number of job losses could exceed 500,000 during the current quarter” and the combined rate of unemployment may rise to around 25 per cent in coming months.” The Irish government, in cooperation with European counterparts, has implemented a range of measures to contain the depth and duration of the downturn. Fiscal measures implemented include additional healthcare spending, income support measures and support for businesses. The Eurogroup of Finance Ministers has also come out with a stimulus package of €500 billion. One of the main aims of these measures is to reduce the amount of ‘scarring’ inflicted on the economy during this slowdown. This includes the number of jobs lost and the number of firms that go out of business permanently. The crisis will have longer-lasting effects on the Irish and European economies if otherwise viable firms go to the wall due to the pandemic. Likewise, if people lose their jobs permanently, they cannot return to work when the recovery eventually takes hold. The government’s response has been quick, with the introduction of a range of measures in the health, jobs and business sectors. The emphasis has been to protect the health and safety of people from the spread of the virus while trying to support business.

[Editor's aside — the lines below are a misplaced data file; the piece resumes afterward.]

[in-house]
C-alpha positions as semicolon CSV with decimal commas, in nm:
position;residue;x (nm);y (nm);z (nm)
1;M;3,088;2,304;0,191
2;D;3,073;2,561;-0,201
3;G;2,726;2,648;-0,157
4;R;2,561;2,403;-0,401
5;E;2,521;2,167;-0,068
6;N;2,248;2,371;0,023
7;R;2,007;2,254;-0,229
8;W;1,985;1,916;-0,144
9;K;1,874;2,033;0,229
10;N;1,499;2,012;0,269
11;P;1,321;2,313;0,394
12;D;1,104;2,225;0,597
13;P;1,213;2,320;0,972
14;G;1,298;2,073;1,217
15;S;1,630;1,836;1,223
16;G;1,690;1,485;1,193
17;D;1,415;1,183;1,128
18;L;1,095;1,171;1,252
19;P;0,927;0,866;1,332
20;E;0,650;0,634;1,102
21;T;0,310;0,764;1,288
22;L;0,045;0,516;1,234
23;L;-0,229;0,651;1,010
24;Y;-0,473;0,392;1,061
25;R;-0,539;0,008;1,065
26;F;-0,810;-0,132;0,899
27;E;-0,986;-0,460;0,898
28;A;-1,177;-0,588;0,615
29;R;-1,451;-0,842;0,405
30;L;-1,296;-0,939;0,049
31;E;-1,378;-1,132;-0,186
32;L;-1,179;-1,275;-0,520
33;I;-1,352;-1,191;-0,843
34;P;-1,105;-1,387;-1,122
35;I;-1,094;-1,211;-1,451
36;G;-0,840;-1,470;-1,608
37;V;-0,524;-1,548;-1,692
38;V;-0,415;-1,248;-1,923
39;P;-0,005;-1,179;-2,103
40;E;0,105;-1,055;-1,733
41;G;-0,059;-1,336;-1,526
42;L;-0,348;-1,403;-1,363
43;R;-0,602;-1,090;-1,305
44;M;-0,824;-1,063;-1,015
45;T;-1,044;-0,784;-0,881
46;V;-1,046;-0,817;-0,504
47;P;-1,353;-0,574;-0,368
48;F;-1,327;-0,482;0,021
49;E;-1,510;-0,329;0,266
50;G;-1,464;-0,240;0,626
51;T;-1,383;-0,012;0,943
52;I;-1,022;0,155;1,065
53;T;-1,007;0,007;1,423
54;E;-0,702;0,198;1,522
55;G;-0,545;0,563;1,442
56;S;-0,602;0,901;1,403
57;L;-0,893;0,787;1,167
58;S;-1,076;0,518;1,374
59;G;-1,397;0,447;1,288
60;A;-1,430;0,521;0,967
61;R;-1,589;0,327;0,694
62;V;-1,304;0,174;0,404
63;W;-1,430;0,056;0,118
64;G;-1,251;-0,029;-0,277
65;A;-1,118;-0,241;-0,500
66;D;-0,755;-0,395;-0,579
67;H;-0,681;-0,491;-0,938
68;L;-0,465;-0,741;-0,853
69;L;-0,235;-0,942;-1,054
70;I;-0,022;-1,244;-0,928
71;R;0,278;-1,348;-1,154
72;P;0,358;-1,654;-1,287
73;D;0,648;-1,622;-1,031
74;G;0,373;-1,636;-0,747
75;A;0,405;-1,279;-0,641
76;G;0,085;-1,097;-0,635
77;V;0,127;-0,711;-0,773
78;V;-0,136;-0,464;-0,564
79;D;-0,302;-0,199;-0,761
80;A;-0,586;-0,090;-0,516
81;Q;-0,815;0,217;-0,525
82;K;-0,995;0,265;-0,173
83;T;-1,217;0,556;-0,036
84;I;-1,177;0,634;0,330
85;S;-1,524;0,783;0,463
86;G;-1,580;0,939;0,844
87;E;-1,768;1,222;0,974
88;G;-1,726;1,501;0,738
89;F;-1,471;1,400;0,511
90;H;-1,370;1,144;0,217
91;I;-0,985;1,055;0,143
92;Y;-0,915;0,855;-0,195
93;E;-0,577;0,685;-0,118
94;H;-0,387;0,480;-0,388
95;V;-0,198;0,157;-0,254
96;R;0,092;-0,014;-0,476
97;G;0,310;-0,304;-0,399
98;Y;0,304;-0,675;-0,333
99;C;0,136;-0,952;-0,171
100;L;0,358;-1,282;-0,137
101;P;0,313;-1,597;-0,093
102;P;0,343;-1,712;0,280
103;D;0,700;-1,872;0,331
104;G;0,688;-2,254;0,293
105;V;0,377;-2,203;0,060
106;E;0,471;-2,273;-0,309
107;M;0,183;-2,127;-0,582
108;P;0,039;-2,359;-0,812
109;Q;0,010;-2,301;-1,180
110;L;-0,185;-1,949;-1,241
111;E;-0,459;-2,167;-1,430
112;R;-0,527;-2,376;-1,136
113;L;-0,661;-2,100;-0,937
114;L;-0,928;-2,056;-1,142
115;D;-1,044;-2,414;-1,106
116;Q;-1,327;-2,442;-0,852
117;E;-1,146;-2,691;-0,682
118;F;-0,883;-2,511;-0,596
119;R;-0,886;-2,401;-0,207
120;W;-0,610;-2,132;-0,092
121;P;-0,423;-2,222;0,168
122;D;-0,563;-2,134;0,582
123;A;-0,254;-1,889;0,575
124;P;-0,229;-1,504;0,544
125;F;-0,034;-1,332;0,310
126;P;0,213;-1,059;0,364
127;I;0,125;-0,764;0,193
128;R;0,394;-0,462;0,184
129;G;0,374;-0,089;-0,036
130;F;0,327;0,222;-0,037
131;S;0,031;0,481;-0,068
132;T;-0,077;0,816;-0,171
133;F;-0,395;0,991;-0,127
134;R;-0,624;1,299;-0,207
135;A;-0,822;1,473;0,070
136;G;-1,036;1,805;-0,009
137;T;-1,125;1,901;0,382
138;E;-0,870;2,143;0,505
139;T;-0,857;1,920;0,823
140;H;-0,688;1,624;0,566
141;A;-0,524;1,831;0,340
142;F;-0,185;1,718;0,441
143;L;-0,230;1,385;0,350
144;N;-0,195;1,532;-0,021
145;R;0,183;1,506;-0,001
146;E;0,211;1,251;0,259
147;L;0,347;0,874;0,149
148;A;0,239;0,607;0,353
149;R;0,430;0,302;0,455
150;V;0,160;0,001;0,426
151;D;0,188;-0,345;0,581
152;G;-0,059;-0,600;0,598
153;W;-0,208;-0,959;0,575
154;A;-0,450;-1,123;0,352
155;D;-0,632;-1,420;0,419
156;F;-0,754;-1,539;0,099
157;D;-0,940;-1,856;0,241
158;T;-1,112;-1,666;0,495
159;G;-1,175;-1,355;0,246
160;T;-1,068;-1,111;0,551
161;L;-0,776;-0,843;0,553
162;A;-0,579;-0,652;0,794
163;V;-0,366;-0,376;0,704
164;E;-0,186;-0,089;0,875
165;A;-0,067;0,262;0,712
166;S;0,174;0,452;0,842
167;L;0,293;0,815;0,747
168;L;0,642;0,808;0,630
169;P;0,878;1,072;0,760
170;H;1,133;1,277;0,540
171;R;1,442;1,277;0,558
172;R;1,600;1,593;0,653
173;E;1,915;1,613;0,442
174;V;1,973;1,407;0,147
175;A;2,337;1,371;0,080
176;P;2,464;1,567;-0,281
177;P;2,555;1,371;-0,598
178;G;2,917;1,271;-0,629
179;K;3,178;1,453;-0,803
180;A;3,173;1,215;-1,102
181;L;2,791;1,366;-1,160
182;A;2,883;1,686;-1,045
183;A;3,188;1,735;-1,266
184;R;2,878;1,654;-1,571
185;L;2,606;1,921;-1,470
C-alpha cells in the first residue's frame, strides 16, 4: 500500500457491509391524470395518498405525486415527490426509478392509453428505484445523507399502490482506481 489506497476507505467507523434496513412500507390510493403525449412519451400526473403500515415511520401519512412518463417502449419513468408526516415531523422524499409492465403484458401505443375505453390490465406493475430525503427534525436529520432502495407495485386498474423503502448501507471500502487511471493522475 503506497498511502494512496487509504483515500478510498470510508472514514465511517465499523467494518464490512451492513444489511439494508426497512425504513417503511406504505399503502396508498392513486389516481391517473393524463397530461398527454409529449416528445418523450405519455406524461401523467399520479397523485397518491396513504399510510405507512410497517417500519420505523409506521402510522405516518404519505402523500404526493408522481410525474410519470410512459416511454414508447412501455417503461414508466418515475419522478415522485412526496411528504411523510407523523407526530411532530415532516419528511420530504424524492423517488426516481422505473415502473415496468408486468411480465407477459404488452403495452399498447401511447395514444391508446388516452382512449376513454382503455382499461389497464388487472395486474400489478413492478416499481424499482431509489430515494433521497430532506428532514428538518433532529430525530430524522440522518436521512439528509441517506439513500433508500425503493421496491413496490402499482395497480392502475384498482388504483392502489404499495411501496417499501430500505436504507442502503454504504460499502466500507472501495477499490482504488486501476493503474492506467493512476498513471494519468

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Frontline & Healthcare

The Nike Swoosh The next big challenge will be to design public policies to manage the reopening of the economy after the virus has been contained. The big question remains, when can Ireland reopen for business? The short answer is nobody knows. It depends on the containment of coronavirus both at home and abroad. Two letters of the alphabet are being used to suggest the rate of recovery, namely the letter ‘V’ and the letter ‘U’. Using the former letter, the suggestion is that there will be a V-shaped recovery, where the economy suffers a sharp but brief period of decline followed by an equally rapid bounce back. That seems overly optimistic. By contrast, the letter ‘U’ suggests a somewhat slower pace of recovery and one that is not very strong. In addressing an IIEA group meeting on 22 April 2020, Robert Watt, Secretary-General of the Department of Public Expenditure and Reform, described a third possibility, called ‘Nike Swoosh’ which suggests a longer and slower recovery.